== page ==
Aasif Mandvi’s got a full plate these days. The Daily Show contributor has a full-time gig as a co-star and writer of HBO’s new political satire The Brink (debuting June 21), playing a Pakistani driver who becomes the unwilling assistant to a low-level U.S. diplomat (Jack Black) during a nuclear crisis.
He’s also working on a second season of his Web sitcom Halal in the Family and promoting the paperback release of his book No Land’s Man. Yet he somehow found time to talk with us about all this, plus his early roles in Miami Vice and Die Hard with a Vengeance, and answer our Lucky 7 questionnaire.
How’s it been sharing so many scenes with Jack Black? He seems like he might be kind of unpredictable as a co-star…
He’s great. When I went into this situation, I was thinking, “Jack Black, movie star; who knows how he’ll be?” But right off the bat, he was a real collaborator and interested in rehearsing and improvising. We ended up becoming good friends in the process. The great thing about Jack is we’d have some late-night shoots, and he’d order Chinese food for the entire crew at 2 or 3 o'clock in the morning, because that’s when he loves to eat Chinese food.
The show deals with real-life conflicts between Pakistan and India and in the Middle East in a satirical way. Did you have any hesitation to wade into such troubled waters?
No, because we satirize everyone on the show. It’s not just the craziness of what’s going on over there, but also the craziness of what’s going on here. Our satire is leveled as much at the American government as it is anybody else.
Is it hard to make situations involving nuclear war and torture funny?
The balance is the hardest thing. You’re playing with high stakes, and you have to find the comedy in it. But I don’t think it’s that far off from the way the world really is. The absurdity comes out of the people involved in managing our world. There is an element of “The Emperor Has No Clothes!” where you pull back the curtain and say, “These are the clowns that are supposedly running our show.” We put these people on a pedestal and think, “These people must be smarter than us.” And my years on The Daily Show has proven to me that is absolutely not true. The Brink is an extension of that.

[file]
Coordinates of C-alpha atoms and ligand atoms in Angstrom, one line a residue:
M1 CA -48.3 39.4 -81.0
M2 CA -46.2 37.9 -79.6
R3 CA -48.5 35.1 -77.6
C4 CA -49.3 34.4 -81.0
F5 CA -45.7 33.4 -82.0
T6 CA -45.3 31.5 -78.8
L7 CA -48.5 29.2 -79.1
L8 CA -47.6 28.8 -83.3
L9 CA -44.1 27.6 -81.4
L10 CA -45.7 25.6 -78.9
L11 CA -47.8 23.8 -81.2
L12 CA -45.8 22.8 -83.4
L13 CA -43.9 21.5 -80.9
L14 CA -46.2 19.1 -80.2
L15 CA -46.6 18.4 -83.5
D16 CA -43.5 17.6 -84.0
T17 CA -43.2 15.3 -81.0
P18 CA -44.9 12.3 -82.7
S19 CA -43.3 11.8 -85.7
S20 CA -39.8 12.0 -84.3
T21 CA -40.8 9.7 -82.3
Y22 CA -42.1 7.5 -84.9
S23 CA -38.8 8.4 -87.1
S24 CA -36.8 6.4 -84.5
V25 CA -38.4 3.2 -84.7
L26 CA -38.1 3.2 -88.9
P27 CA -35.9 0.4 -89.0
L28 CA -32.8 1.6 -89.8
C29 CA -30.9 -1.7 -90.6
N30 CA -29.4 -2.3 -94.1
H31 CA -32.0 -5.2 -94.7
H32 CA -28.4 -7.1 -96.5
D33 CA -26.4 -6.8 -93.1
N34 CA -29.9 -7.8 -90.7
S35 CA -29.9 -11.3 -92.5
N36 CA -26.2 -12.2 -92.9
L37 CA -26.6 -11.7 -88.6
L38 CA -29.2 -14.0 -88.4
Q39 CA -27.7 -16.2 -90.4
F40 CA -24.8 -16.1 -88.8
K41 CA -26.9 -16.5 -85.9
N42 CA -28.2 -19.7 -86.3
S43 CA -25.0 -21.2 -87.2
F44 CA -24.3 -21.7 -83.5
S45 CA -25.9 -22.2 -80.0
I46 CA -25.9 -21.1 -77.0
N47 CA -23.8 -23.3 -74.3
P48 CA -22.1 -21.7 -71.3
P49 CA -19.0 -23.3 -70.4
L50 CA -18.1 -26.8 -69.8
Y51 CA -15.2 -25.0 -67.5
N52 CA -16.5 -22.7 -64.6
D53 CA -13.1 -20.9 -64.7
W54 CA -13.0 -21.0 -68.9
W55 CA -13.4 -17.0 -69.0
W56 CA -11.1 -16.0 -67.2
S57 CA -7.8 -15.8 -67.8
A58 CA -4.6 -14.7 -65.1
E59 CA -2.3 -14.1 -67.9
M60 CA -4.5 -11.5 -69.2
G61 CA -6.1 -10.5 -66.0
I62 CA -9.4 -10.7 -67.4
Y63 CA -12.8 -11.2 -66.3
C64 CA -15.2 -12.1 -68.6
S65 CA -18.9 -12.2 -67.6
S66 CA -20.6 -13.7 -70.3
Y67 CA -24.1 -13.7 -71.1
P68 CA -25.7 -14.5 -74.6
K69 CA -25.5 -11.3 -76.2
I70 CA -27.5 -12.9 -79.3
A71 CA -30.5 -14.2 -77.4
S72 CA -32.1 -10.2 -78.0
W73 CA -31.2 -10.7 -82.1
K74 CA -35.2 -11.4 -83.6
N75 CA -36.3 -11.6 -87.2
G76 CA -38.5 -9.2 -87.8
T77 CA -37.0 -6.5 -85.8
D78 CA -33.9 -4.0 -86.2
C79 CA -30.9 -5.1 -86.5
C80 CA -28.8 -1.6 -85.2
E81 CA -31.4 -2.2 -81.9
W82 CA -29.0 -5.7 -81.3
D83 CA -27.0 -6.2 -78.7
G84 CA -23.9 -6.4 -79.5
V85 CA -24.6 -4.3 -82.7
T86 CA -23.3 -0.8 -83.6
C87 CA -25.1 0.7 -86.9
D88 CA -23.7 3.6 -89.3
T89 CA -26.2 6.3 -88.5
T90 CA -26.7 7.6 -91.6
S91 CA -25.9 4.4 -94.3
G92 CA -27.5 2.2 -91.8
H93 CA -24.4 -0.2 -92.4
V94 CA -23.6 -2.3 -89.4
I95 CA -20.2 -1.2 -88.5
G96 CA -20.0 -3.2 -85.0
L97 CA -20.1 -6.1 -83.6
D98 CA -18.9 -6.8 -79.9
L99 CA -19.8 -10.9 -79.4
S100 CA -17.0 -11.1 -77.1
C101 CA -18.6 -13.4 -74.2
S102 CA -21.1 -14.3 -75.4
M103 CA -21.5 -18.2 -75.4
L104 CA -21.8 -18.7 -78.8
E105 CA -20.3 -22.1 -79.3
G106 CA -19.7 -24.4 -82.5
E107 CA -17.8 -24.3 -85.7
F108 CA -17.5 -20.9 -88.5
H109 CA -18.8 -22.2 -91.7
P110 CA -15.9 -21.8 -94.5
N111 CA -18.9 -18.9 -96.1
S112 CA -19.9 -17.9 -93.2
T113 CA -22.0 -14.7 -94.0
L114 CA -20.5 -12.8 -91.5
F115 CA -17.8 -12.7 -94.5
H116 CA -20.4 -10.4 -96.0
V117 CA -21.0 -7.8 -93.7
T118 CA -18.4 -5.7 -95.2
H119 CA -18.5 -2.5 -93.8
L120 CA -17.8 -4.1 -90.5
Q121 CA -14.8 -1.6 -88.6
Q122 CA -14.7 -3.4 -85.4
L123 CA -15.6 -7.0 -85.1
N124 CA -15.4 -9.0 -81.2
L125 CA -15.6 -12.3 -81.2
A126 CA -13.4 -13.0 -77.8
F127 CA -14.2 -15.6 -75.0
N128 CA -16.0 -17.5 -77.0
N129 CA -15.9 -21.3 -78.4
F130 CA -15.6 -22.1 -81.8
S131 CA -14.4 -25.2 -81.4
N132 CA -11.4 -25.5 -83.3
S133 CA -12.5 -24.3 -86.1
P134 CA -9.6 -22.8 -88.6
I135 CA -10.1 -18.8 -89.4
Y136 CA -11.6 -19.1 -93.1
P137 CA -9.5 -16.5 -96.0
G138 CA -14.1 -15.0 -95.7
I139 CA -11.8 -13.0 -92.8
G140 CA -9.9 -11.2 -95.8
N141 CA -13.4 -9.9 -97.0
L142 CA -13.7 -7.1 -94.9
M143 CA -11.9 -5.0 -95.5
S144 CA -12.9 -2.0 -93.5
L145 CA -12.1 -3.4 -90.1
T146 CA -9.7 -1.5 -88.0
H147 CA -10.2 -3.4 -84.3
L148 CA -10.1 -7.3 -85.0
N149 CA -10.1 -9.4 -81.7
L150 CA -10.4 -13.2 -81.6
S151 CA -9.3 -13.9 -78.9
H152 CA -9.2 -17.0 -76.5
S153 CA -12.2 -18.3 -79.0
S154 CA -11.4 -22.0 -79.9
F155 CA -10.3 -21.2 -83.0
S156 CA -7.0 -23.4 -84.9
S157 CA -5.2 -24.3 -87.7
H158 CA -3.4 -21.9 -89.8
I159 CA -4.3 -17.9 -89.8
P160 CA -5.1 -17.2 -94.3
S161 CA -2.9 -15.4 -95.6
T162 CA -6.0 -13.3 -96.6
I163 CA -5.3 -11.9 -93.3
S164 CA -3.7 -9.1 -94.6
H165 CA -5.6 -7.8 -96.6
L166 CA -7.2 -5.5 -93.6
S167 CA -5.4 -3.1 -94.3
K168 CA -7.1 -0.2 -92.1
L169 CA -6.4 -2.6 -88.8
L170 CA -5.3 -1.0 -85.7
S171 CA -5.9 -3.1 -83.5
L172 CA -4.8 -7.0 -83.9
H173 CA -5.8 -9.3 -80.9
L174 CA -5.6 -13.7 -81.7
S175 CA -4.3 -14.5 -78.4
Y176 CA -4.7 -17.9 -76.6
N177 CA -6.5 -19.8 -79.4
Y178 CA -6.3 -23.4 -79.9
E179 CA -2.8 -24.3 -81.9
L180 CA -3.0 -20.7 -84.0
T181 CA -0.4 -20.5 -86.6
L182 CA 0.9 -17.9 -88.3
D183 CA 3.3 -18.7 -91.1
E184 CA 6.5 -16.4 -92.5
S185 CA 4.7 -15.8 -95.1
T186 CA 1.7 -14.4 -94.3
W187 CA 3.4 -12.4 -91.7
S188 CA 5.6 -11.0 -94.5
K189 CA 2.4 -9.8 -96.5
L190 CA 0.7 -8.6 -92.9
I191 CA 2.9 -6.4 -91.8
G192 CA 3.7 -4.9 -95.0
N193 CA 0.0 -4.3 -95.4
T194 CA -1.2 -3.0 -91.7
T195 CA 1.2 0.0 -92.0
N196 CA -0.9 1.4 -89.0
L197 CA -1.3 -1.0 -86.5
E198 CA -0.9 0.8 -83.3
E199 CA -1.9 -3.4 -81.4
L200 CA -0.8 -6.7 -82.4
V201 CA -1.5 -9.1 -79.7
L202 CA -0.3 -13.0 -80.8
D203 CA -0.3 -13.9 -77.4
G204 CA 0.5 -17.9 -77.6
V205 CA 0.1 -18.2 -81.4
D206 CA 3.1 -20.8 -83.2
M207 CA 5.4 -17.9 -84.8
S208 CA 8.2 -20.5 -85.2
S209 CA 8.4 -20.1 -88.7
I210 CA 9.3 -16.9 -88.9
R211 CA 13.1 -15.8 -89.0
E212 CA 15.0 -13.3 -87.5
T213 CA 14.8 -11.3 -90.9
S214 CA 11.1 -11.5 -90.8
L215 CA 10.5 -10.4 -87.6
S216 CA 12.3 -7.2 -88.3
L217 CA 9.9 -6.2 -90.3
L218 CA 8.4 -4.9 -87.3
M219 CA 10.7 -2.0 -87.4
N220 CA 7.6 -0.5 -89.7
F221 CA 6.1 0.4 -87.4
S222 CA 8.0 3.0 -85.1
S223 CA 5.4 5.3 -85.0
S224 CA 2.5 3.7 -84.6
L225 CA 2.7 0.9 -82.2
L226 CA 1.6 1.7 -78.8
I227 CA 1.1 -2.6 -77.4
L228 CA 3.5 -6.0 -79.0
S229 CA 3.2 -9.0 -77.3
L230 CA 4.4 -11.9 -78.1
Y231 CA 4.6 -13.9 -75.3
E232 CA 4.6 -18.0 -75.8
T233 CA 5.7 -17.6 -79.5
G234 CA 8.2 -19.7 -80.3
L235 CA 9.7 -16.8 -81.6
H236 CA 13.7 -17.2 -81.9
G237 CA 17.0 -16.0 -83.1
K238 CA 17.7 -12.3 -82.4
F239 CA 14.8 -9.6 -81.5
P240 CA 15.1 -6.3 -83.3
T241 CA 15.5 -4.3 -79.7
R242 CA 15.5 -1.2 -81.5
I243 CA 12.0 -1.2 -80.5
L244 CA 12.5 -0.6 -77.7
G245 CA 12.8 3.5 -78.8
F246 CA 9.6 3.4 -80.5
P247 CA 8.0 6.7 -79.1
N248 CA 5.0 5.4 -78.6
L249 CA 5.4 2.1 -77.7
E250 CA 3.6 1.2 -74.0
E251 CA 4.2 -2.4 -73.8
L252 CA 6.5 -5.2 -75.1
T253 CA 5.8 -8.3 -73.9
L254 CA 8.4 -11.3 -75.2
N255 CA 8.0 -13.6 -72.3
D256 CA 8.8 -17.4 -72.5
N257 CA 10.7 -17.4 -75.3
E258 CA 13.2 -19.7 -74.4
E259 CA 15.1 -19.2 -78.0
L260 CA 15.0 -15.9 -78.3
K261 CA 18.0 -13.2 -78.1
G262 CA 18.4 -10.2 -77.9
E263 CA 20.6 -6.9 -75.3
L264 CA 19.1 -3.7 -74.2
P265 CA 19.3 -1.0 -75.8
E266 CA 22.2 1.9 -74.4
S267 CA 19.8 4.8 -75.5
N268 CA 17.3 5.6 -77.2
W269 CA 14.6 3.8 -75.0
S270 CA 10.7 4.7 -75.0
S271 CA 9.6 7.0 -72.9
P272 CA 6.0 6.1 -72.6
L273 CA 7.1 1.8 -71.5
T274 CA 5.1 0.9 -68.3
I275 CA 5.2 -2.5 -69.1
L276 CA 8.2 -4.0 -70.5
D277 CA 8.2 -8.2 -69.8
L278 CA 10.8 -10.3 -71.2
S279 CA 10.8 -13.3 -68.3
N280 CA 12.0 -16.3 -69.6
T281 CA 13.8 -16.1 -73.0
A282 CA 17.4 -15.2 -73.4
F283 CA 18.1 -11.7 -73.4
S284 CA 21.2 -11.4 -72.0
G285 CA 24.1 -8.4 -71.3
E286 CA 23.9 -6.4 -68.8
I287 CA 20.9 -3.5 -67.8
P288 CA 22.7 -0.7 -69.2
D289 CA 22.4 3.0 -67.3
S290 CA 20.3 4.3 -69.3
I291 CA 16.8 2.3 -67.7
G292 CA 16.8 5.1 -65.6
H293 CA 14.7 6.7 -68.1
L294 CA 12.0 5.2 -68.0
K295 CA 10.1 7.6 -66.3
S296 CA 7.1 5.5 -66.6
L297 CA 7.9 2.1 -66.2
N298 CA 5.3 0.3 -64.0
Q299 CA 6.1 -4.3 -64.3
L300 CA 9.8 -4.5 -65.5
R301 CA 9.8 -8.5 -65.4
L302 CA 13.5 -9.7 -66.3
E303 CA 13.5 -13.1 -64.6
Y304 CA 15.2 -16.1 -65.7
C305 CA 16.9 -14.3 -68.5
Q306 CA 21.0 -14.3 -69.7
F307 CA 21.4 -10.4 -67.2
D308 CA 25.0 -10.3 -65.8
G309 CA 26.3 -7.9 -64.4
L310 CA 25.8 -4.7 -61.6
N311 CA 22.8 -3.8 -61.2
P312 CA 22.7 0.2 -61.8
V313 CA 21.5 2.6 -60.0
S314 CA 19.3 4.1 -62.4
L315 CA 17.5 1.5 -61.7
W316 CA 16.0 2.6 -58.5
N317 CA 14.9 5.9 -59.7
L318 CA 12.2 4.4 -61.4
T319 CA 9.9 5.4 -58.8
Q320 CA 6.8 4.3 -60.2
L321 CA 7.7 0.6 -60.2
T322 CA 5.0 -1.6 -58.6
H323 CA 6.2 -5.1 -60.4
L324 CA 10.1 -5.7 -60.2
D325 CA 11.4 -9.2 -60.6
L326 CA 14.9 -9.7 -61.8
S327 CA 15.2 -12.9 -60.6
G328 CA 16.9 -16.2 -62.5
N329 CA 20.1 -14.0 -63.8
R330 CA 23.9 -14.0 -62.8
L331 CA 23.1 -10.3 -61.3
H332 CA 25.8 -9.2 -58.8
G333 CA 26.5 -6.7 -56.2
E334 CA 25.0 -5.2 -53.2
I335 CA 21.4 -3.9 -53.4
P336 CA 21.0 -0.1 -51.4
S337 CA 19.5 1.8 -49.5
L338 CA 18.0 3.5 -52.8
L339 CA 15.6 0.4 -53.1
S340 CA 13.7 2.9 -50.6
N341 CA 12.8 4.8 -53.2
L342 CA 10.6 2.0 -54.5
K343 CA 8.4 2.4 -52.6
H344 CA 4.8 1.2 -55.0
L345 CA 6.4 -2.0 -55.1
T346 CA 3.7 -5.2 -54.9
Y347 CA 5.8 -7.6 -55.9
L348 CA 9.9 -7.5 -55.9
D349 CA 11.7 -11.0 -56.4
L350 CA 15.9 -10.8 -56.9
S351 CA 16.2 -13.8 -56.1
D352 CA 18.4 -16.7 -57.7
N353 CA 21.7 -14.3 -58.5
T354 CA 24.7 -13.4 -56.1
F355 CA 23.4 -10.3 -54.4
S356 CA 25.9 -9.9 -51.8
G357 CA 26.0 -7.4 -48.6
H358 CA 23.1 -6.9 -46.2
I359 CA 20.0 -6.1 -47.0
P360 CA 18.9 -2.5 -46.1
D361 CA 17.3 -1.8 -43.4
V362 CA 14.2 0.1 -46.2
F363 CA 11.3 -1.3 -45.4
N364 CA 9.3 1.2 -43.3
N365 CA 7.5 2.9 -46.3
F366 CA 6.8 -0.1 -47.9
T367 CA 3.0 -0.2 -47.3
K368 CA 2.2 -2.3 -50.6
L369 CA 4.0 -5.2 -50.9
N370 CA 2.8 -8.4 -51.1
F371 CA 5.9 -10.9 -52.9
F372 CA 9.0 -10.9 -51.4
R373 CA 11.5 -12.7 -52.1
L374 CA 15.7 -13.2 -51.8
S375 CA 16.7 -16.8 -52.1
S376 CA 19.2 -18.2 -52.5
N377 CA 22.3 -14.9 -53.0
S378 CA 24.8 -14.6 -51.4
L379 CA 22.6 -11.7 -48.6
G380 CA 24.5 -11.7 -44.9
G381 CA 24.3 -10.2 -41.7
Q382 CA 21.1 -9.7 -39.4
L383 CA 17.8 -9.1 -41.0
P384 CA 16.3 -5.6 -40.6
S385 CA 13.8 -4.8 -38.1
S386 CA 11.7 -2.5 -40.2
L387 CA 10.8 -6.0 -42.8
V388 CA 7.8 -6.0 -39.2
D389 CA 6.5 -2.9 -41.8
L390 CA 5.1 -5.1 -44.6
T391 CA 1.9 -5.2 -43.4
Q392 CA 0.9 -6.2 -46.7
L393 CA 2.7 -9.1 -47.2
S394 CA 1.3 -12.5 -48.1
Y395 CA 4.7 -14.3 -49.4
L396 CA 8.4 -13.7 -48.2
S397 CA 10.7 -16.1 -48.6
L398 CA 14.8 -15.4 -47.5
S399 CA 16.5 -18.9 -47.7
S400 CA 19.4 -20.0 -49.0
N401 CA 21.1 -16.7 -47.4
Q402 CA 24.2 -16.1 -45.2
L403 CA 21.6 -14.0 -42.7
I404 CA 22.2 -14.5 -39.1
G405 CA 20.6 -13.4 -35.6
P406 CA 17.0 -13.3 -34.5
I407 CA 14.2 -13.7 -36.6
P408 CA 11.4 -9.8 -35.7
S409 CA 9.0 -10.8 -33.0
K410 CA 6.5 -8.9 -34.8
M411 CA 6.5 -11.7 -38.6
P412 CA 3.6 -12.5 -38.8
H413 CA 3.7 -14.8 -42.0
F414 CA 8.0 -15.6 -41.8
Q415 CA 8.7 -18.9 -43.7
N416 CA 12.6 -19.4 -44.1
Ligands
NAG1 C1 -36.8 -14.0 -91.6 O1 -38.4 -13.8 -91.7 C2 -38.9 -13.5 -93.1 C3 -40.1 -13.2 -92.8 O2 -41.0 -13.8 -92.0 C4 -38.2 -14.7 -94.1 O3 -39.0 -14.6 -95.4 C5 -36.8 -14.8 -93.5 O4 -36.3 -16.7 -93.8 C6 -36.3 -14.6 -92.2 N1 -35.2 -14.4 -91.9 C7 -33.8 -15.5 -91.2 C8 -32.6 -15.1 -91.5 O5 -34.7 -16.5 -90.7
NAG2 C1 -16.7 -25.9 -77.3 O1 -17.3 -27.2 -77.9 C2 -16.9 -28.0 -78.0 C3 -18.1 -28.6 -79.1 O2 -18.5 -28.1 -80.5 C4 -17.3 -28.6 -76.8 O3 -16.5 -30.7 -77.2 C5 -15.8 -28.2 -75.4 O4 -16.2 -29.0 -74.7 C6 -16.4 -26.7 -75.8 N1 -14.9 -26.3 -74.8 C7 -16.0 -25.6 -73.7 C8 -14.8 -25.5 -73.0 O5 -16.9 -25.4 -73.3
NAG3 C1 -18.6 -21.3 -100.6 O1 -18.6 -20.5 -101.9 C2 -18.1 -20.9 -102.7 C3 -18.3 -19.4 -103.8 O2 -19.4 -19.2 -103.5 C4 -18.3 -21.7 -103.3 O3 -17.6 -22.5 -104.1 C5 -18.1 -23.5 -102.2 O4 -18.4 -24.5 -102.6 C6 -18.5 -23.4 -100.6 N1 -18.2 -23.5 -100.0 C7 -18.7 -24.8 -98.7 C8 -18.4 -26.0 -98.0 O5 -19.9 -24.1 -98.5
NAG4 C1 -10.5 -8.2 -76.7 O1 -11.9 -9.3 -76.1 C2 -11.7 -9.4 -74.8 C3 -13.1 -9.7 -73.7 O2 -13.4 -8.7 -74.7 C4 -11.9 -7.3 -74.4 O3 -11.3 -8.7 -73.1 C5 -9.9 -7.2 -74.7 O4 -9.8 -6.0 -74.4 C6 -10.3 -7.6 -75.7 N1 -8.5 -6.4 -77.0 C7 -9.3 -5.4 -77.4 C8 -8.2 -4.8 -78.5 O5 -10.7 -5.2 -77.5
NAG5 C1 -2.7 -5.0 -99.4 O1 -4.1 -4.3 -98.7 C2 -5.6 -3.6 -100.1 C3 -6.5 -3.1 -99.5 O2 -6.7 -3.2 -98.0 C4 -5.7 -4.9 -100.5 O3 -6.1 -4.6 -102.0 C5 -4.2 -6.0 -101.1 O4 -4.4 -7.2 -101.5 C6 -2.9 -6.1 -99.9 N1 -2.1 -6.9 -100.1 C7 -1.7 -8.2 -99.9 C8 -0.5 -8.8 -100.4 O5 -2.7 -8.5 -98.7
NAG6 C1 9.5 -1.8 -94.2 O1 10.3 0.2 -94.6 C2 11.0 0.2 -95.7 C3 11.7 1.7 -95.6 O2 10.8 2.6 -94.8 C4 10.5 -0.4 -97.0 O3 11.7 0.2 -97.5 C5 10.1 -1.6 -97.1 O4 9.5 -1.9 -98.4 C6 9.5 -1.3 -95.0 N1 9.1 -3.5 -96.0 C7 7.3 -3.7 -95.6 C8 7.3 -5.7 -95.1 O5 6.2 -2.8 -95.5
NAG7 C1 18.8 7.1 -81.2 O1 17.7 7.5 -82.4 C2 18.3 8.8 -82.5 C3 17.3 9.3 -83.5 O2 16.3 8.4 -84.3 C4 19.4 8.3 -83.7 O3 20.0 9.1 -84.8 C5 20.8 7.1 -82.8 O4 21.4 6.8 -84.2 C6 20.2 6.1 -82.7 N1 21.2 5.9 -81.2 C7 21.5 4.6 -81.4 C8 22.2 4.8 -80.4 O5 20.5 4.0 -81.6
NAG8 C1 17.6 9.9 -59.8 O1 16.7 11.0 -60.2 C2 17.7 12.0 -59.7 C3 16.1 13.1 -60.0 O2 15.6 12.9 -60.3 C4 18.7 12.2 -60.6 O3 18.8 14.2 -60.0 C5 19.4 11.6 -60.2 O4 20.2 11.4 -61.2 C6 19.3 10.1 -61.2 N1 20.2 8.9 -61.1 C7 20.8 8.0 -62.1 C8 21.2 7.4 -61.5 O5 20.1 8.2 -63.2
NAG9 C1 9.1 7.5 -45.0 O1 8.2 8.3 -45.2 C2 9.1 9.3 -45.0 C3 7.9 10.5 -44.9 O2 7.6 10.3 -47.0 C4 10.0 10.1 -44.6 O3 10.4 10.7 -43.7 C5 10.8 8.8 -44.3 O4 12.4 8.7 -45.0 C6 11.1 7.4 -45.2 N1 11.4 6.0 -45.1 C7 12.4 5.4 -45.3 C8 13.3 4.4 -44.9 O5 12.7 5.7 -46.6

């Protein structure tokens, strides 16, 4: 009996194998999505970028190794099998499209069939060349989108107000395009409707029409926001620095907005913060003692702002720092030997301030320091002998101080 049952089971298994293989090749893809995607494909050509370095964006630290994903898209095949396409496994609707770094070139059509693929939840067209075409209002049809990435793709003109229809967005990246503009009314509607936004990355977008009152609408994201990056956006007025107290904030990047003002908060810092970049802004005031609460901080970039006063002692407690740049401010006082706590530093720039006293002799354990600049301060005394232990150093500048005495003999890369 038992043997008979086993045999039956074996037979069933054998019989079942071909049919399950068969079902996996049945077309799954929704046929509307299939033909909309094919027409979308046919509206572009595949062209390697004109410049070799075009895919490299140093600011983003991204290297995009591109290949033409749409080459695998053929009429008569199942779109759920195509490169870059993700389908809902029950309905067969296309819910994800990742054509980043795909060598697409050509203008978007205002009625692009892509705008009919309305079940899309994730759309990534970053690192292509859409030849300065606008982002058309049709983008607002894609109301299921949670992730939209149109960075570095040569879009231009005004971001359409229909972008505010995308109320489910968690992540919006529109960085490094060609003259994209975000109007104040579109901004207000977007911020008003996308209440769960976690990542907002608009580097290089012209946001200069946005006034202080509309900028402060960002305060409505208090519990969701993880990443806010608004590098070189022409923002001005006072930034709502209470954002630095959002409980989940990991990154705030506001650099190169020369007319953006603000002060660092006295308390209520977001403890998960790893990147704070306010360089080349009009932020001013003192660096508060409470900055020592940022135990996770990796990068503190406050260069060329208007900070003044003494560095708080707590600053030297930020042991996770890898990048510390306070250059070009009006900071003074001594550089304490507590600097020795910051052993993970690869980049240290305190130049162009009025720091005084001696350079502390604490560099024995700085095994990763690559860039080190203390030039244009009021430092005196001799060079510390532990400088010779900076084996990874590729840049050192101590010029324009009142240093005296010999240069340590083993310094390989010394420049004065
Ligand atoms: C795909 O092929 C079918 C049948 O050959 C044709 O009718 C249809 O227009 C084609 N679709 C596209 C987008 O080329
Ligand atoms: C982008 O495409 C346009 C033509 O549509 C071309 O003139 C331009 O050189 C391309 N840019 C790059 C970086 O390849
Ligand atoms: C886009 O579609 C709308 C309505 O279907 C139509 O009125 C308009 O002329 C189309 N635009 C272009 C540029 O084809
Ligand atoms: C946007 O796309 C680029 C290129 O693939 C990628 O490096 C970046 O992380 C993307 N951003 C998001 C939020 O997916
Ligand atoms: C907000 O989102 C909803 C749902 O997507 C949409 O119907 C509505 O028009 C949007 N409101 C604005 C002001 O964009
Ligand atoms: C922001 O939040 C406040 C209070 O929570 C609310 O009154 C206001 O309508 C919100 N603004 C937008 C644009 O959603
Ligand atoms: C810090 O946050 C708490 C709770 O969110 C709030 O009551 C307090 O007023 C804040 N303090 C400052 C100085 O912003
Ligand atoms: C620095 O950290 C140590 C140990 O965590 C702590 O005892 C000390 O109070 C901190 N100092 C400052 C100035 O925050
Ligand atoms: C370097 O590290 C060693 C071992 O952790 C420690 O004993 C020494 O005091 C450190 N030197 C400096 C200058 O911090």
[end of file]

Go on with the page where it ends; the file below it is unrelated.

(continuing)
You’ve come a long way from your first TV gig on Miami Vice in 1988. What do you remember about that experience?
I played the doorman outside the Biltmore Hotel and had a scene with Don Johnson and Phillip Michael Thomas. It was super-exciting. It’s how I got my SAG card, actually. I was in college at the time and the casting director came and did a workshop in Tampa, where I lived, and she said, “We might have a role for you.” She probably thought I could look Cuban. I just jumped in my car and drove down to Miami to audition and I got it. I shot it and I remember having a huge viewing party for all my friends when it aired.
You were also in Die Hard with a Vengeance as a cabbie in 1995. You also played a cabbie on The Cosby Mysteries that same year. Was that your cabbie phase?
Die Hard started my cabbie phase. That was another role where if you blinked, you missed me. That was my first big-budget Hollywood action movie. Bruce Willis steals my cab, and I’m wearing the most horrendous yellow polyester shirt and shorts, right there on the corner of 72nd and Broadway.
What was your first exposure to Playboy?
It was probably at my dad’s corner shop in Bradford, England, where he sold candy and pornography to racists. He had a big stand of all the classics, including Playboy.
What movie scared you the most when you were a kid?
The Exorcist. I’m sure a lot of people say that, but that’s just a fucking scary movie!
If you ended up on death row, what would your last meal be?
A full-on, 23 oz. steak and a banana split with a cherry and chocolate syrup. I’m going out big.
What was your first car?
A red VW Rabbit. I forgot to put oil in it, and it just evaporated on I-4 in the middle of Florida. The car seized up on me, because I didn’t realize you had to put oil into it on a regular basis.
What was the first song you knew all the words to?
“Crocodile Rock” by Elton John.
Do you have a pop-culture blind spot?
Video games. Everyone references them, and I’m just sort of like, “Yeah, I don’t know what you’re talking about.”
What was your favorite mistake?
I turned down The Daily Show when I was first offered an audition. I thought it was going to be some cheesy thing where I’d have to go in and put on a turban and sit on a carpet and pretend to fly. Then they called me back and said, “No, it’s for a correspondent.” And I’m so glad because it’s turned out to be one of the most seminal, tremendous jobs I’ve ever had.
Currently Senior Articles Editor for Closer Weekly, Bruce Fretts has written for the New York Times, Entertainment Weekly, TV Guide, Emmy Magazine, Fast Company, and Vulture. You can follow him on Twitter @brucefretts.